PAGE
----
Hyperpigmentation on knees - is there a solution?
If someone suggests a miracle cure for your insecurity can be found in your kitchen cupboard, odds are you’d be tempted to give it a try. A quick internet search for “dark knees” or “dark elbows” produces a combined 220 million plus results of DIY tips and tricks promising to even out your skin tone. These range from the somewhat logical (making a scrub with sugar and olive oil) to the totally baffling (rubbing your knees with sliced potato). But do any of them work?
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What causes dark knees and elbows?
The first step to understanding how to treat dark knees and elbows is to understand what causes them in the first place. Uneven skin tone on any part of the body is the result of excessive production of melanin, the pigment that gives skin its colour. When this happens, it’s called hyperpigmentation – which is what you also call the dark spots left behind by acne or sun damage.
But the reasons why your skin produces more melanin in these areas vary. Sometimes, it’s just another case of sun damage, or the product of dead skin cell build-up, or conditions like eczema.
Most of the time, however, it comes down to thickening of the skin. This is brought on by everyday acts such as bending, stretching, or even just friction against your clothes. You might not feel the irritation in these areas, but your skin does, and it gradually thickens over time to protect itself.
Treating dark knees and elbows at home
Cucumber, tomatoes, honey, oatmeal – you name it, someone’s tried it on their skin and claimed it changed their life. Like all DIY treatments, there’s a limit to what at-home solutions can do for dark knees or elbows. Some have slightly more credibility than others.
How do I use it?
Thanks to its antioxidants and anti-inflammatory properties, turmeric has been a DIY beauty staple for centuries. To treat dark knees and elbows, it’s usually mixed into a paste with honey or yoghurt and applied for up to 15 minutes. The logic is that its primary compound – curcumin – regulates excessive melanin production, which decreases hyperpigmentation.
Does it work?
This can only make so much of a difference if your uneven skin tone is caused by thick skin, but if you’re going to try it, just be sure to dilute the turmeric or you might end up staining skin yellow instead.
How do I use it?
Aloe vera is renowned for its soothing properties, something many people believe translates to brightening dark knees and elbows. In these cases, aloe gel – preferably taken directly from the leaf – is massaged into the desired areas at least once a day.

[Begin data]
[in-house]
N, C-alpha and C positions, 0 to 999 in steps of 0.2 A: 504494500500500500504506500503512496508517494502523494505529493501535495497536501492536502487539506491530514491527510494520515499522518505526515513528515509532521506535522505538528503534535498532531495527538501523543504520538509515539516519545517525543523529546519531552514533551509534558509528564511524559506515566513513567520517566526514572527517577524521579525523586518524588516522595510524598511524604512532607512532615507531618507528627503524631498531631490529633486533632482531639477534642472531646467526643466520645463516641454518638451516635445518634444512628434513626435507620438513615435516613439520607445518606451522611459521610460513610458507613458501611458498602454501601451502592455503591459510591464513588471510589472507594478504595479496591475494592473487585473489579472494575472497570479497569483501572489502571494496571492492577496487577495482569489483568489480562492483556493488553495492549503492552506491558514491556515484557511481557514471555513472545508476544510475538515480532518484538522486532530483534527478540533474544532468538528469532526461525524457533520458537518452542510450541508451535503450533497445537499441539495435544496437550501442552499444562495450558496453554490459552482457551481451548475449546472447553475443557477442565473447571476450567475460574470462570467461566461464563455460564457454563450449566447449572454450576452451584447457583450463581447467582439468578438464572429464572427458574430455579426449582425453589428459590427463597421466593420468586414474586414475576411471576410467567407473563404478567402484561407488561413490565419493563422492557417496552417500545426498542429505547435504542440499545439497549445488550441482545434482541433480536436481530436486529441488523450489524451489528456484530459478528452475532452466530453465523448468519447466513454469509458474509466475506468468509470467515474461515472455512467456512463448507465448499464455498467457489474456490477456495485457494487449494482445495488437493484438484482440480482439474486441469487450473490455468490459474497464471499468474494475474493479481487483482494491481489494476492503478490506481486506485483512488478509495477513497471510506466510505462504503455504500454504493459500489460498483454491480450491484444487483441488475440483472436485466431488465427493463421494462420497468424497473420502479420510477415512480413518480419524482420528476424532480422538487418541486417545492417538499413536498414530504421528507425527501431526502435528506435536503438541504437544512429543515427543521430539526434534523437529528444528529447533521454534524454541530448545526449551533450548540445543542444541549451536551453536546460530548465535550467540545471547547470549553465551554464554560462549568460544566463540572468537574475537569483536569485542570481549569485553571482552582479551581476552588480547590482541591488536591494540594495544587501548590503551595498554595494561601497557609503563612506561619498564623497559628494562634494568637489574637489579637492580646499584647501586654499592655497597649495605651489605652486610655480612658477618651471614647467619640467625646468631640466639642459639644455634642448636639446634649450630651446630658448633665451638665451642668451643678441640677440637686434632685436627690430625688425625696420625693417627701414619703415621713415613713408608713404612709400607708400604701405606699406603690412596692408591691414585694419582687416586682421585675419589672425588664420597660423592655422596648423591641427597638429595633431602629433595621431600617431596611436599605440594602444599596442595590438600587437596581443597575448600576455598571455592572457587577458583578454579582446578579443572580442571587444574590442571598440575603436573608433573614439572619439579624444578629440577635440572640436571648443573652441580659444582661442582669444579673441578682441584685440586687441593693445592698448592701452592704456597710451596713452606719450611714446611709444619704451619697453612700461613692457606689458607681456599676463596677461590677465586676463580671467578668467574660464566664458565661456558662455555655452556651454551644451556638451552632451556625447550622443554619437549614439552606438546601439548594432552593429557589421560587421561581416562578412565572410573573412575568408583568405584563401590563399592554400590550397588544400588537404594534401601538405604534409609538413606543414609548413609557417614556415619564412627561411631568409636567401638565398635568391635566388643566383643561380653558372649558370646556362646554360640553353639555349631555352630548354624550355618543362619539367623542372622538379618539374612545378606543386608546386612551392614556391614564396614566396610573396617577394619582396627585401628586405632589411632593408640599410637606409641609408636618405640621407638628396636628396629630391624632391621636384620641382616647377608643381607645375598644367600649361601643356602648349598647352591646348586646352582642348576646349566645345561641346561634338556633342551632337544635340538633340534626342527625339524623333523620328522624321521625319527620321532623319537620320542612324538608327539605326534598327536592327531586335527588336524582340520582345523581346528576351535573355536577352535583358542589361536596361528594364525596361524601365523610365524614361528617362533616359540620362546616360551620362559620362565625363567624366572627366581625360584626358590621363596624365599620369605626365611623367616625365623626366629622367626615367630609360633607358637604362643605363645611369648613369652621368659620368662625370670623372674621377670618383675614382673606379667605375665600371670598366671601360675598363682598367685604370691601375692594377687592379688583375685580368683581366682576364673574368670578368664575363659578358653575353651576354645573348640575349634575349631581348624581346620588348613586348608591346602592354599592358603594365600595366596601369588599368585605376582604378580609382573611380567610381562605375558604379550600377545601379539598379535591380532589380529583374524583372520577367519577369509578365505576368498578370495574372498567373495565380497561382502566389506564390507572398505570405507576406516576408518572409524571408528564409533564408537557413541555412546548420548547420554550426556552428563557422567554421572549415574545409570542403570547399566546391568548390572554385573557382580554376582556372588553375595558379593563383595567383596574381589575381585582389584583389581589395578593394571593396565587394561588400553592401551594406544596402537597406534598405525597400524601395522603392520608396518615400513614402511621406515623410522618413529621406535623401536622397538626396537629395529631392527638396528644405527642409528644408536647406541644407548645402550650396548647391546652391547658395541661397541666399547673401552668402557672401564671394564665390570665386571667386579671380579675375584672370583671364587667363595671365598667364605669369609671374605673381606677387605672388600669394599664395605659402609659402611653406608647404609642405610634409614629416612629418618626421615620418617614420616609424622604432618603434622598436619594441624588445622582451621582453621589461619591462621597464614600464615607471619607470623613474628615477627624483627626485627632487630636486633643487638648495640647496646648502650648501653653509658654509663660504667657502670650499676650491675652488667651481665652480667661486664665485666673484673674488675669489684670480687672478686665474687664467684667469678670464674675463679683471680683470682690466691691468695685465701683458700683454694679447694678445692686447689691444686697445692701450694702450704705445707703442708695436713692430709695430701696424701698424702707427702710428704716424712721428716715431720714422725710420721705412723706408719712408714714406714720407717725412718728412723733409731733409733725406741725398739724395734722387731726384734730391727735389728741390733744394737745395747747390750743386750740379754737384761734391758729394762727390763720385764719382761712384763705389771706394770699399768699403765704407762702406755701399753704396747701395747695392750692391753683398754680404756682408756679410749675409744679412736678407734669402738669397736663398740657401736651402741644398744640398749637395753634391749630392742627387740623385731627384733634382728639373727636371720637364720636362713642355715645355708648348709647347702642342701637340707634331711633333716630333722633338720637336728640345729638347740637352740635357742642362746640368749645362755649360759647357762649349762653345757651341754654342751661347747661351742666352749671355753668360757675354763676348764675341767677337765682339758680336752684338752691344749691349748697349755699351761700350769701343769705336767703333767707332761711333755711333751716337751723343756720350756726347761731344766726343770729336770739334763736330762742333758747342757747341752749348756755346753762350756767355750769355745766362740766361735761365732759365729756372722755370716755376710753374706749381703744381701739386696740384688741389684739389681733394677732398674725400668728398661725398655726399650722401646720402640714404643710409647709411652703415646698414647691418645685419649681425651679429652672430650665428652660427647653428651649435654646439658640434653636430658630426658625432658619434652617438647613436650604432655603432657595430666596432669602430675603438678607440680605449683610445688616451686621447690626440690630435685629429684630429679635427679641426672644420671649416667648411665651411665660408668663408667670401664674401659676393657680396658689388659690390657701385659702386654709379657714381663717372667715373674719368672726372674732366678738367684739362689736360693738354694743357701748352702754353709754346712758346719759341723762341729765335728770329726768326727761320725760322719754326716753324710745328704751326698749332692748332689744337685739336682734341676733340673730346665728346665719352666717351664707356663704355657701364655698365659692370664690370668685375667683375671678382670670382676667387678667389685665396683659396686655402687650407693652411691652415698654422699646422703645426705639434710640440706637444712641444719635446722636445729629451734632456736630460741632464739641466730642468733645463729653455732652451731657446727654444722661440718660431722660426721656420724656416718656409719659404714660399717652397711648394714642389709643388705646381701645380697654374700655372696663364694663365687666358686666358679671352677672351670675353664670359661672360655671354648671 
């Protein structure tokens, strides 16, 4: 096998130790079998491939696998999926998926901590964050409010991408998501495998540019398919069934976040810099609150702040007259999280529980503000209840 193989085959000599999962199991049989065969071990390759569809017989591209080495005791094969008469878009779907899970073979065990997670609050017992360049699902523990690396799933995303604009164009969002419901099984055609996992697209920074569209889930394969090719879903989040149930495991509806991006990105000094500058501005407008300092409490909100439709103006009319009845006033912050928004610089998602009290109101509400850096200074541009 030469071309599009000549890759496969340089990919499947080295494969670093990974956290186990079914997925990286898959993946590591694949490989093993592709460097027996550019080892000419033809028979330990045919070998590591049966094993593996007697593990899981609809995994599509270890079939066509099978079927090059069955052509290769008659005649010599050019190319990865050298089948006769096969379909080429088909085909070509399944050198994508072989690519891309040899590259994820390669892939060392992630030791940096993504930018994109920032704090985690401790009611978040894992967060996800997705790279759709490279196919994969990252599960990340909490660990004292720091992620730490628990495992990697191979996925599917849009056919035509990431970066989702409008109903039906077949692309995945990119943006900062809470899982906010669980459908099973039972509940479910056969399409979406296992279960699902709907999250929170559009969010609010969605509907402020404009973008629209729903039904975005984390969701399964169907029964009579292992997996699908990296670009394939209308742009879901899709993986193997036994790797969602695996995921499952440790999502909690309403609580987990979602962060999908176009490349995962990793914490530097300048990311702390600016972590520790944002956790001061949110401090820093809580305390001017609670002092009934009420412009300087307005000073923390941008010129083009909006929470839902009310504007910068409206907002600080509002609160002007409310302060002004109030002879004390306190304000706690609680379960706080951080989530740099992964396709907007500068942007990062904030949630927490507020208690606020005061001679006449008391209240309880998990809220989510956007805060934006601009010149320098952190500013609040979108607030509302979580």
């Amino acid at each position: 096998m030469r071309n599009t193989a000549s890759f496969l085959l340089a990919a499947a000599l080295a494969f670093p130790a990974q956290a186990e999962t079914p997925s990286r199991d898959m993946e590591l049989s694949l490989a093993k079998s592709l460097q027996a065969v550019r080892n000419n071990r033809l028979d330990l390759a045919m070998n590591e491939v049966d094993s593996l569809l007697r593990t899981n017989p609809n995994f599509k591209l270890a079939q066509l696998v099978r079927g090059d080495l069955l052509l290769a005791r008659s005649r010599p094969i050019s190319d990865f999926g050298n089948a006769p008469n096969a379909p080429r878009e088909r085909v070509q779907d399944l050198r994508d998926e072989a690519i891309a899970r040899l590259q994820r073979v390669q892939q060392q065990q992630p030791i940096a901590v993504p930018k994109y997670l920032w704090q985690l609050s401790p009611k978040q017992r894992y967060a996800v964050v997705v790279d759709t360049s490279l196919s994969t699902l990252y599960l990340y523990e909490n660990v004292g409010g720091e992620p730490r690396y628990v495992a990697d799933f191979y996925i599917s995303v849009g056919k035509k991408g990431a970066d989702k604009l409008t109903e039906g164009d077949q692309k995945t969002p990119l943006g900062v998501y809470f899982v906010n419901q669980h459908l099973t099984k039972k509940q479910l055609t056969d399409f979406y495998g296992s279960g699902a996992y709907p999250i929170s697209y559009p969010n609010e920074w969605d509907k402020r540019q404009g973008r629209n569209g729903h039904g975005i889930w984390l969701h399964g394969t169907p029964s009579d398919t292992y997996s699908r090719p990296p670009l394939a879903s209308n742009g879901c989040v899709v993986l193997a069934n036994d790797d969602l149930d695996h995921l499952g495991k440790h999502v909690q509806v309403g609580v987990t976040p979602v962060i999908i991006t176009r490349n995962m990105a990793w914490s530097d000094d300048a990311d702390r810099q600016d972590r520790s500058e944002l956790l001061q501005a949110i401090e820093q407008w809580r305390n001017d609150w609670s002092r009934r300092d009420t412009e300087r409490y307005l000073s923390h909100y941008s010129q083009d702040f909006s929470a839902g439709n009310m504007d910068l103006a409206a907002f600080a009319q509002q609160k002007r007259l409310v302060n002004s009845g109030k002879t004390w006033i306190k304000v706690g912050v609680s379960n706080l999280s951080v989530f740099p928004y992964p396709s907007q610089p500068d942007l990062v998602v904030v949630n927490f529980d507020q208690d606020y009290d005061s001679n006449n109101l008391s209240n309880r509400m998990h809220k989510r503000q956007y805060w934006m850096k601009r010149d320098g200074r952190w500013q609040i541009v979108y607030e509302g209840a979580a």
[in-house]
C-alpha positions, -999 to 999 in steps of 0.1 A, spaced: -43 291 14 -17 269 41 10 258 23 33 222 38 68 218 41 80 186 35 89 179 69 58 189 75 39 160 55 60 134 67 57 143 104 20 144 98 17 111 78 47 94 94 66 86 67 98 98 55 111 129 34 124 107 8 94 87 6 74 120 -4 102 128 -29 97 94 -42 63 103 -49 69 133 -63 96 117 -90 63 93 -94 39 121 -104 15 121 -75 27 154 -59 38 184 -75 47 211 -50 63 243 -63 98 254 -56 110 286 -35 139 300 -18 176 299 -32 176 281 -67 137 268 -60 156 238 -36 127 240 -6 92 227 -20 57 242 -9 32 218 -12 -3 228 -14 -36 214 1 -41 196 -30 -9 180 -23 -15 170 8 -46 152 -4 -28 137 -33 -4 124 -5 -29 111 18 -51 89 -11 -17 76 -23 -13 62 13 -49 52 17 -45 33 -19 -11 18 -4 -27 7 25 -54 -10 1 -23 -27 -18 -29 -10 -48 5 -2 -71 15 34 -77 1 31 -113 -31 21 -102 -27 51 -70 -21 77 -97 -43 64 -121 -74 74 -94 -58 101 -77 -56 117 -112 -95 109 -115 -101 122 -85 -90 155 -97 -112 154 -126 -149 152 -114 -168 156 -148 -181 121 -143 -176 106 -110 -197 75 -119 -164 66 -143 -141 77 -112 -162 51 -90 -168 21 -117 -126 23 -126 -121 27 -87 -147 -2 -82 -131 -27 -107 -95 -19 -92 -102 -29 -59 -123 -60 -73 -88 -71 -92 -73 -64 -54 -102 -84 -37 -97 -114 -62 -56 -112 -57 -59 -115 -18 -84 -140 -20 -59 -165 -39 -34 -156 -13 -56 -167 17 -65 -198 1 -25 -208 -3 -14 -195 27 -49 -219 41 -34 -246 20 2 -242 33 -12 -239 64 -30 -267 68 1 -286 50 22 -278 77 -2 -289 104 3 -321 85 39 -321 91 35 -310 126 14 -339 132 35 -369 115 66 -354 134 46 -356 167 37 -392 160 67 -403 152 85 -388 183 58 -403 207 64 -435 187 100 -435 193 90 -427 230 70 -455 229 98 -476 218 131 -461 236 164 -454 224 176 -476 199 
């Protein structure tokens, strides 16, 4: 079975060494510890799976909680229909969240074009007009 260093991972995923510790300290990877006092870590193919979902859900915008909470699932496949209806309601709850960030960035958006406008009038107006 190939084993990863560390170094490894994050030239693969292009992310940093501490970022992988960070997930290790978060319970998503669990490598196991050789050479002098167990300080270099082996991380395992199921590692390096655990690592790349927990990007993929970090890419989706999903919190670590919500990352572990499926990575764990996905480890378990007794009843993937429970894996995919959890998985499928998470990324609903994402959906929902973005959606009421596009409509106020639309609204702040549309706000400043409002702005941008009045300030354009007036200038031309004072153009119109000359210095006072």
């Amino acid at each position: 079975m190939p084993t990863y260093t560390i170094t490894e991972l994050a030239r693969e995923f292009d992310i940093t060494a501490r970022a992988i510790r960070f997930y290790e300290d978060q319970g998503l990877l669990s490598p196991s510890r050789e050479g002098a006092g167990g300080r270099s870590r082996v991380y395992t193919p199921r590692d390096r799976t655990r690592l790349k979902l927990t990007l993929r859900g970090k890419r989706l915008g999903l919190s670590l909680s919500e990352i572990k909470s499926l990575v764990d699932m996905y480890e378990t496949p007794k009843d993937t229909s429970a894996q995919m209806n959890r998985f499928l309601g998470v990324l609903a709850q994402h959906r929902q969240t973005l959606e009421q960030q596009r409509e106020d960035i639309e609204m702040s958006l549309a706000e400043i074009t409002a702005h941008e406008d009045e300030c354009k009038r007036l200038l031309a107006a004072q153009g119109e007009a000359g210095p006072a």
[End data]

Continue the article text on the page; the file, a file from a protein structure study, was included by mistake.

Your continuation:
Does it work?
Although it has plenty of proven benefits, the proof that aloe vera evens out skin tone is shaky. Studies suggest one of its compounds, aloesin, might reduce hyperpigmentation caused by sun exposure. One found that it can destroy melanin cells – on tadpoles, at least. That again won’t help much with thicker skin, but at least the worst-case scenario is just well moisturised elbows and knees.
How do I use it?
Like turmeric, green tea is often treated like a cure-all in the beauty community. You don’t drink it to alleviate dark knees or elbows. Instead, tea bags steeped in hot water and left to cool are swiped across the skin twice a day.
Does it work?
The only thing linking green tea to dark knees is one study from 2015 that found it might prevent the creation of enzymes responsible for making melanin. So, theoretically, it could help even out skin tone – we just don’t know for certain.
Dry skin can look darker or duller than usual, so try to keep these areas moisturised. Regular exfoliation – whether that’s by physical or chemical means – will also help prevent the build-up of dead skin cells. Anything containing glycolic, kojic, or azelaic acid will accelerate cell turnover, while SPF will prevent sun damage. Combined, these steps can lead to some improvement, but they aren’t a permanent fix.
What about treatments?
To put it simply: treatments can’t totally reverse everyone’s dark knees or elbows. If the main cause is the way our joints move, the only real solution is to just never bend our arms or legs again. However, that doesn’t mean they can’t make any difference.
By dissolving the top layer of skin with acid, a chemical peel can get rid of any dead skin build-up and encourage cell turnover. This helps improve discolouration – especially with repeat sessions – but won’t be as effective on the thick skin of your knees or elbows as it is on the face.
Like chemical peels, laser treatment works by eliminating dead skin and tricking it into speeding up the healing process. This can help dark knees and elbows to an extent, although those with darker skin tones (who also happen to be more prone to discolouration in these areas) will need to choose the right laser to avoid the risk of scarring.
It’s most commonly used for the face, but microdermabrasion can help any part of the body. With abrasive diamonds or crystals, it sloughs away the dead skin cells to reveal the newer, fresher skin underneath. Again, this can improve skin’s texture and tone, but won’t completely solve the issue as changes are only surface level.
Dark knees and elbows: the takeaway
Ultimately, nothing can eliminate dark knees or elbows for good. Thicker (and consequently darker) skin is just one of the ways the body protects itself from daily life.
But there’s no harm in giving at-home options a try. Most of the time. Avoid anything too acidic (such as lemons) as this can damage your skin barrier and leave it vulnerable to irritation, inflammation, and UV rays. And maybe don’t set your expectations too high – evidence for DIY treatments tends to be anecdotal.
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